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Julius Caesar and the Tyrannicide Debate

Published online by Cambridge University Press:  20 November 2018

Robert S. Miola*
Affiliation:
Loyola College, Maryland

Extract

The rich and important debate over tyrannicide, in which Julius Caesar figures centrally, engaged the best political minds of antiquity, the Middle Ages, and the Renaissance and raged with particular intensity during Shakespeare's time. The tremendous upheaval of the Reformation and Counter-Reformation ignited fiery polemics on the rights of subjects and on the nature and foundations of civil order. At various times Protestants and Catholics arose to challenge the authority of the earthly crown and to claim the right of deposition and tyrannicide. Monarchomachs like Christopher Goodman, John Ponet, George Buchanan, François Hoffman, Théodore de Bèze, the author of Vindiciae Contra Tyrannos, the Ligue, and the Jesuits Robert Persons, Francisco Suarez, and Juan de Mariana drew upon the classics (especially Aristotle), the Bible, and other works (especially those of Aquinas, Salutati, and Bartolus) to reexamine fundamental assumptions about political order.

Type
Research Article
Copyright
Copyright © Renaissance Society of America 1985

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References

1 For a historical overview of the debate see Jászi, Oscar and Lewis, John D., Against the Tyrant: The Tradition and Theory of Tyrannicide (Glencoc, 111., 1957), pp. 396 Google Scholar. See also Figgis, John Neville, Studies of Political Thought from Gerson to Crotius, 1414-1625, 2nd ed. (1916; rpt. Cambridge, 1956)Google Scholar; Allen, J. W., A History of Political Thought in the Sixteenth Century (London, 1928)Google Scholar; Skinner, Quentin, The Foundations of Modern Political Thought, 2 vols. (Cambridge, 1978)Google Scholar. In quotation of early texts, I have expanded abbreviations and contractions and followed modern typographical conventions in respect to the use of i/j, u/v, and vv.

2 See McGrath, Patrick, Papists and Puritans under Elizabeth I (London, 1967), passim, esp. pp. 205-52, 300-38Google Scholar.

3 I quote from Pius V's papal bull, Regnans in Excelsis, as reprinted by Elton, G. R., ed. The Tudor Constitution: Documents and Commentary (Cambridge, 1960), p. 414 Google Scholar; and from William Allen's translation of Sixtus V reprinted in Thomas A Kempis, “Of the Following of Christ, 1636;” Pope Sixtus V, “A Declaration of the Sentence and Deposition of Elizabeth [1588]”, ed. D. M. Rogers, English Recusant Literature, No. 370 (London, 1977), n.p. For an account of the Catholic threat see McGrath, Papists, passim, esp. pp. 100-24, 161-204.

4 Salutati, Coluccio, “De Tyranno,” ed. and trans. Ephraim Emerton, Humanism and Tyranny: Studies in the Italian Trecento (Cambridge, Mass., 1925), 70116 Google Scholar [93-116], quotation on 110. All further references to Salutati are to this text.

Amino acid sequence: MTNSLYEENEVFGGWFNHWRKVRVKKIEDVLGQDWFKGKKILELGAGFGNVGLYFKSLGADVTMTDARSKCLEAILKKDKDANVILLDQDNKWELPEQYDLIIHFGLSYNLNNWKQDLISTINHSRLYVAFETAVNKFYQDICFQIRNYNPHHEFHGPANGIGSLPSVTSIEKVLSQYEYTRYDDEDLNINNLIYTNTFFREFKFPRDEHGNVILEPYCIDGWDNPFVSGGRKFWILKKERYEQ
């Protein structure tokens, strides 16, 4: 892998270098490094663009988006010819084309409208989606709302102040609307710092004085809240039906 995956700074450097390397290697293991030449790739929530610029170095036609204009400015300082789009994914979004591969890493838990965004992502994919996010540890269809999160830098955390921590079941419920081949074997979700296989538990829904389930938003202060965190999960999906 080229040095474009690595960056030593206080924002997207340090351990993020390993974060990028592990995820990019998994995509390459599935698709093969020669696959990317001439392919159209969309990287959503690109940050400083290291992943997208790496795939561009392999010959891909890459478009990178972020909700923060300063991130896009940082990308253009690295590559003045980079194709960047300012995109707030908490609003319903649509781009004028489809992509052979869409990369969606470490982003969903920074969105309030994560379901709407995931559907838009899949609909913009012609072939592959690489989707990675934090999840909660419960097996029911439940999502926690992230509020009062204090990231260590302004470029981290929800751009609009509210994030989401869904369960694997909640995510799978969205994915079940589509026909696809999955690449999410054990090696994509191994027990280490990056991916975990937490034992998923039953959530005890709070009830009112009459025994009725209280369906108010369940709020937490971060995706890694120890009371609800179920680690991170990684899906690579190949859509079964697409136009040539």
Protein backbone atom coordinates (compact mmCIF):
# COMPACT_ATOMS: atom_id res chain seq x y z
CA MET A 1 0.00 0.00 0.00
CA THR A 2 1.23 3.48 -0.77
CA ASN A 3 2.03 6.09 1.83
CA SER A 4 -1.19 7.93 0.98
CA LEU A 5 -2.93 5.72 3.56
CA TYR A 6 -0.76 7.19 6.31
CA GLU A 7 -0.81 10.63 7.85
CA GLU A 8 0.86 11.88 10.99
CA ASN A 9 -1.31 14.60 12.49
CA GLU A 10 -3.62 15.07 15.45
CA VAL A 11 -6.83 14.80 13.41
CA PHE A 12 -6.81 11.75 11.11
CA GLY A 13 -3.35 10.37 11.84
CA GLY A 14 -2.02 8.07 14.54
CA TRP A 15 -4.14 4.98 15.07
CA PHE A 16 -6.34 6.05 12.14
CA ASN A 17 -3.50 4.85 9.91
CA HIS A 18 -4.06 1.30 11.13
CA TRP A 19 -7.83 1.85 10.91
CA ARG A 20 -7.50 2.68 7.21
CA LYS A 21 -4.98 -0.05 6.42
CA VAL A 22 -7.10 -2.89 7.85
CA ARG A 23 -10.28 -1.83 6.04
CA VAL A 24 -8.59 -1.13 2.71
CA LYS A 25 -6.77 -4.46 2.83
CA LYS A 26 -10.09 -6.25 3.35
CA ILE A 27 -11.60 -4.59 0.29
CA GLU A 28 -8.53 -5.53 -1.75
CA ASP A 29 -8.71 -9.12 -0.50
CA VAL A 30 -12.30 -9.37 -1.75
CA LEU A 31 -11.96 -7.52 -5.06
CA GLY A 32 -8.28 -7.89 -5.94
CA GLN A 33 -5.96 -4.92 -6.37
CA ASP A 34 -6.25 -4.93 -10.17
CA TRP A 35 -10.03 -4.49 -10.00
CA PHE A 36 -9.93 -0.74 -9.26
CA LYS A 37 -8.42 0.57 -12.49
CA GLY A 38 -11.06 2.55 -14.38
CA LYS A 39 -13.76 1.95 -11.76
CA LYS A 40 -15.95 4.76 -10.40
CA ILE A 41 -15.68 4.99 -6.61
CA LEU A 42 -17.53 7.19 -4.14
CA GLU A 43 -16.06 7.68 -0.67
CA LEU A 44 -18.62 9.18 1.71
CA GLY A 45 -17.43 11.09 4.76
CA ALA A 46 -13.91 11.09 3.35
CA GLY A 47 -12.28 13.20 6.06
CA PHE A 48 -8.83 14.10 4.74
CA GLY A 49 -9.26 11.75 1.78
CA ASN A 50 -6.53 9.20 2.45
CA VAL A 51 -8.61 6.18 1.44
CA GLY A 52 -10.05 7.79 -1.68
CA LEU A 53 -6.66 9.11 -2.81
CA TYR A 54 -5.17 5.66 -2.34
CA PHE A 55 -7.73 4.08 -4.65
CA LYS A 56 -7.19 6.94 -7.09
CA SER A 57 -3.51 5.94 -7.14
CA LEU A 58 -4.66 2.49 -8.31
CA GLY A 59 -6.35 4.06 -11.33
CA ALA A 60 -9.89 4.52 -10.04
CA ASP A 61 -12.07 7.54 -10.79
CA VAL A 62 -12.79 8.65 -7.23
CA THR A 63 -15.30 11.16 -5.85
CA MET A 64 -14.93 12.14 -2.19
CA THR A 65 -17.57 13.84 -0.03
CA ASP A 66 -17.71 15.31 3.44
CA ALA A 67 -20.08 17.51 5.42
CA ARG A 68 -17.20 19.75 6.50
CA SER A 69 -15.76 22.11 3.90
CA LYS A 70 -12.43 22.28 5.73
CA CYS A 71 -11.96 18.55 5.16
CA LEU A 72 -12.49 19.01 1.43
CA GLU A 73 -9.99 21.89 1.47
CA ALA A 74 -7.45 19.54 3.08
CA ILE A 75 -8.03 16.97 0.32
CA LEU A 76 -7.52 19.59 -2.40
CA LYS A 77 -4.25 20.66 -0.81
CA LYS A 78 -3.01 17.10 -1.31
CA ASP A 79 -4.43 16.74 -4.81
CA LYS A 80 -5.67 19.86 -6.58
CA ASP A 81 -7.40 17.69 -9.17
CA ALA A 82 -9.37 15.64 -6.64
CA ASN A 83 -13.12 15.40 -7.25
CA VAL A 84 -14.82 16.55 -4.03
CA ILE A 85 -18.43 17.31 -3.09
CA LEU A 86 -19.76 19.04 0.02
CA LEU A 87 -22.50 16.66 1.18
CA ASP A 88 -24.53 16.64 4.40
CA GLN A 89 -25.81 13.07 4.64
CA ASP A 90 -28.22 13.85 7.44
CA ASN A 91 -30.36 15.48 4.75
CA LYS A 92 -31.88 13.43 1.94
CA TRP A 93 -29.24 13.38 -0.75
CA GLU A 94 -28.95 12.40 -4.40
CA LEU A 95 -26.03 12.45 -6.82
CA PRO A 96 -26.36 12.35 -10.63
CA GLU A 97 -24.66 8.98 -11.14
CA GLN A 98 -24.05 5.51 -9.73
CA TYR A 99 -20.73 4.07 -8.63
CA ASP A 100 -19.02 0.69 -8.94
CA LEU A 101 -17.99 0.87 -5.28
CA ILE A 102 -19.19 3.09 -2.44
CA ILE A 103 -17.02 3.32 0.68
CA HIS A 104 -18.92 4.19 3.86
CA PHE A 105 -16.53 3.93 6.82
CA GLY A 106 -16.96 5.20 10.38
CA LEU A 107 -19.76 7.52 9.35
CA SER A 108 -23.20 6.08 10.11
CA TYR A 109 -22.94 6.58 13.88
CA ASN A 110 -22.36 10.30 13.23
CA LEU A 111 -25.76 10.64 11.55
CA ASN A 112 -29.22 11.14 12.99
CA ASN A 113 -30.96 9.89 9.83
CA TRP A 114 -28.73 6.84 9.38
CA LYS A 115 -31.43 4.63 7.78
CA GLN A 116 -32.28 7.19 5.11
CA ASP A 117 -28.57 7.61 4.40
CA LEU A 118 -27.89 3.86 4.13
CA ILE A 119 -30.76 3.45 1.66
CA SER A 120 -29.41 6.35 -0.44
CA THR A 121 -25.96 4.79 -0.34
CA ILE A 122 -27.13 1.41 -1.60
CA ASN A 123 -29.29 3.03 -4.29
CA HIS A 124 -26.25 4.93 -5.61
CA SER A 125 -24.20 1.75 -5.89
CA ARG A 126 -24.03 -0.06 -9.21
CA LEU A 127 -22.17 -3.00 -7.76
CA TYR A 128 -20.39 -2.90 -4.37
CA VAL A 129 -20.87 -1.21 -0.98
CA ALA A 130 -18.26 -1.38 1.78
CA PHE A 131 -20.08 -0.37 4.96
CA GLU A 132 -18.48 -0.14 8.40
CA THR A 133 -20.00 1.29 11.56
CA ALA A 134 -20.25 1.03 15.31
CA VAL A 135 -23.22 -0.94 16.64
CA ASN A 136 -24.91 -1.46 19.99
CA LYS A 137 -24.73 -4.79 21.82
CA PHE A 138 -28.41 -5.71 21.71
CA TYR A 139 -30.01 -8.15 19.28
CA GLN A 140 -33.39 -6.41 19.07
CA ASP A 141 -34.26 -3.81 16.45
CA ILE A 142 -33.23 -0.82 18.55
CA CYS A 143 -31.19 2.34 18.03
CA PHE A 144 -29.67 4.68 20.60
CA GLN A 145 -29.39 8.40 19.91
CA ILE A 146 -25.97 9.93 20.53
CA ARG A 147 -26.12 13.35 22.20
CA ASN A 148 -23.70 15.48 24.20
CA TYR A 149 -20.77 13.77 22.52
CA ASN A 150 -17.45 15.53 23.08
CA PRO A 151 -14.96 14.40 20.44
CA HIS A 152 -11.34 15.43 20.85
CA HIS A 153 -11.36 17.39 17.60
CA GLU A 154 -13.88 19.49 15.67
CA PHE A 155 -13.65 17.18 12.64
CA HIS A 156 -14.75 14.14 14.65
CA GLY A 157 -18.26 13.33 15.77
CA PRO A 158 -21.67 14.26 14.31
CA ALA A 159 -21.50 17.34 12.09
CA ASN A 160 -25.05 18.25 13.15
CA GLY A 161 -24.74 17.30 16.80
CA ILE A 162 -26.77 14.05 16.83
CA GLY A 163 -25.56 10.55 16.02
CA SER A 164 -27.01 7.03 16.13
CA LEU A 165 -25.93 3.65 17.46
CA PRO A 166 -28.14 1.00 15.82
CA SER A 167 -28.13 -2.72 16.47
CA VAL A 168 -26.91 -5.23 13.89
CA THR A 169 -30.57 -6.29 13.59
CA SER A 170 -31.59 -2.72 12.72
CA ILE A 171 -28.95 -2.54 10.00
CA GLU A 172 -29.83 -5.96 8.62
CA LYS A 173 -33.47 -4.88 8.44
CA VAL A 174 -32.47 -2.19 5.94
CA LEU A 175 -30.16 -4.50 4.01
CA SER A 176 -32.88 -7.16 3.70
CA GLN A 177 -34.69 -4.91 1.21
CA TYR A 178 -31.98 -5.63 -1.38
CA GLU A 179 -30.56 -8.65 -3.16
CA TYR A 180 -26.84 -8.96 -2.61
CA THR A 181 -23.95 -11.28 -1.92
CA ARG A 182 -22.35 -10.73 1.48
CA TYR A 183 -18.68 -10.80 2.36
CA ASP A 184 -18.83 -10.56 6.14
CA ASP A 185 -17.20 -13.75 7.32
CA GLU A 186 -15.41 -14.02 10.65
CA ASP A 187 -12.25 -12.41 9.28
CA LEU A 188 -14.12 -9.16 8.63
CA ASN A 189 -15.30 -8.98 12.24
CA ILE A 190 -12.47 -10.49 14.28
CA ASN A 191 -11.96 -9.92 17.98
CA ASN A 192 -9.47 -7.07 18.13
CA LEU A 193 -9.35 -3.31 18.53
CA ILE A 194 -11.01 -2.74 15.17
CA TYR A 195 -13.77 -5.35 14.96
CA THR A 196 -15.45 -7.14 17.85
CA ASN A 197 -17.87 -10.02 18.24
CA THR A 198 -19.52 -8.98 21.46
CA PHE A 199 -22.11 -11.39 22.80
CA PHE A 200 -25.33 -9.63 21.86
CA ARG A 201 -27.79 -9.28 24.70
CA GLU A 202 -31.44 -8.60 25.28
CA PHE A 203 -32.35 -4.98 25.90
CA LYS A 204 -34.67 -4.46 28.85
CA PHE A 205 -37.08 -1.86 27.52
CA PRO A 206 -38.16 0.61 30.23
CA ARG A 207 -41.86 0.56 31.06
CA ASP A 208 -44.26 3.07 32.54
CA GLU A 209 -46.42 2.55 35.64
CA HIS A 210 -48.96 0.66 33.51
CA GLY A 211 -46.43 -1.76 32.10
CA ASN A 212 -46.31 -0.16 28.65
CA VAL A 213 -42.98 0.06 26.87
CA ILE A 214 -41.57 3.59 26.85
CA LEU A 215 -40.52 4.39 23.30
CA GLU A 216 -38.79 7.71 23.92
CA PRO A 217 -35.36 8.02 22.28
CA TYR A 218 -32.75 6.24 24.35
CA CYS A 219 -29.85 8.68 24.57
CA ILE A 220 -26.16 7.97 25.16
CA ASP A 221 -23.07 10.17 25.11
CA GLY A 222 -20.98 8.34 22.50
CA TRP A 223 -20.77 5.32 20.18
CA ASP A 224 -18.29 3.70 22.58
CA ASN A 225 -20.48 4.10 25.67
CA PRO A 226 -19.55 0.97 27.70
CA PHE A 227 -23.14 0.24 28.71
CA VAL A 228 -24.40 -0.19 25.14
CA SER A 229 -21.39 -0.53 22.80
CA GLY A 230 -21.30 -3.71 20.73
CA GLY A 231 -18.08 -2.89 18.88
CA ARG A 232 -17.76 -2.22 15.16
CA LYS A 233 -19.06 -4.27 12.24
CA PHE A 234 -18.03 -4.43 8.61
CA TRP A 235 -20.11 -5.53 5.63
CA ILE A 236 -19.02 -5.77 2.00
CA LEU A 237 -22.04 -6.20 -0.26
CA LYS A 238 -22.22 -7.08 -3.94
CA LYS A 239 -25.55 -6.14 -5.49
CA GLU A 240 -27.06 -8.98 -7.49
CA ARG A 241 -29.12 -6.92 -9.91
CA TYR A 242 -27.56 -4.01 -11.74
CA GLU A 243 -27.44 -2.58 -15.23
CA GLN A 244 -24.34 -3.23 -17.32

5 Suarez, Francisco, Defensio Fidei Catholicae (1613) trans, in Selections from Three Works of Francisco Suarez, S.J., The Classics of International Law, No. 20 (Oxford, 1944), p. 711.Google Scholar

6 The Statesman's Book of John of Salisbury, trans. John Dickinson (1927; rpt. New York, 1963), pp. 358-59; Pro Populo Anglicano Defensio in The Works of John Milton, gen. ed. Frank Allen Patterson, 18 vols. (New York, 1931-38), VII, 336-37.

7 Reynoldes, , A Chronicle of all the Noble Emperours of the Romaines (London, 1571)Google Scholar. Fulbecke, , An Historicall Collection of the Continuall Factions, Tumults, and Massacres of the Romans and Italians (London, 1601)Google Scholar. For overviews of Caesar's reputation see Gundolph, Friedrich, The Mantle of Caesar, trans. Jacob Wittmer Hartmann (New York, 1928)Google Scholar; Bullough, Geoffrey, ed. Narrative and Dramatic Sources of Shakespeare, V (1964; rpt. London, 1977), 436 Google Scholar. For a survey focusing on the tyrannicide tradition see Clarke, M. L., The Noblest Roman: Marcus Brutus and His Reputation (Ithaca, 1981), pp. 79111 Google Scholar.

8 Shakespeare's debt to this debate has been considered variously by Armstrong, W. A., “The Elizabethan Conception of the Tyrant,” Review of English Studies, 22 (1946), 161-81CrossRefGoogle Scholar and “The Influence of Seneca and Machiavelli on the Elizabethan Tyrant,” Review of English Studies, 24 (1948), 19-35; Ribner, Irving, “Political Issues in Julius Caesar ,” Journal of English and Germanic Philology, 56 (1957), 1022 Google Scholar; Bernard R. Breyer, “A New Look at Julius Caesar,” in Essays in Honor of Walter Clyde Curry, Vanderbilt Studies in the Humanities, Vol. 2 (Nashville: Vanderbilt University Press, 1954), 161-80; Velz, John W., “Clemency, Will, and Just Cause in ‘Julius Caesar,’Shakespeare Survey, 22 (1969), 109-18Google Scholar.

9 On the ambivalence of the play see Schanzer, Ernest, “The Problem of Julius Caesar ,” Shakespeare Quarterly, 6 (1955), 297308 CrossRefGoogle Scholar; Bonjour, Adrien, The Structure of “Julius Caesar” (Liverpool, 1958)Google Scholar; Hartsock, Mildred E., “The Complexity of Julius Caesar ,” PMLA, 81 (1966), 5662 CrossRefGoogle Scholar; Rene E. Fortin, “Julius Caesar: An Experiment in Point of View,” Shakespeare Quarterly, 19 (1968), 341-47. According to this group, Shakespeare does not play partisan politics in Julius Caesar but seeks instead to examine the inner workings of history and the cruel ironies of political process.

10 The Riverside Shakespeare, ed. G. Blakemore Evans (Boston, 1974). All further references are to this edition.

11 For Il Cesare I rely on Bullough's translated excerpts V, 174-94. The crucial term appears as well in Bullough's reprint of the surviving epilogue to Richard Eedes's Caesar Interfectus (1582), V, 194-95.

12 Jászi and Lewis, Against the Tyrant, p. 4. Originally, however, the term “tyrant” was used to overlap with “king.” See Aristotle, Politics 1285a, 1295a; Isidore of Seville, Etymologia (Augsburg, 1472), fol. 46.

13 See Plato, Republic VIII.565-69; Aristotle, Politics 1285a, 1295a, 13100-13150, Ethics 1160a-b; Colonna, De Regimine Principum (Venice, 1502), Book III, Part II, Ch. vi ff. See also A Defence of Liberty Against Tyrants: A Translation of the “ Vindiciae Contra Tyrannos” by Junius Brutus, intro. by HaroldJ. Laski (London, 1924), pp. 184-89 (hereafter cited as Vindiciae); Desiderius Erasmus, The Education of a Christian Prince, trans. Lester K. Born (New York, 1936), pp. 157ff.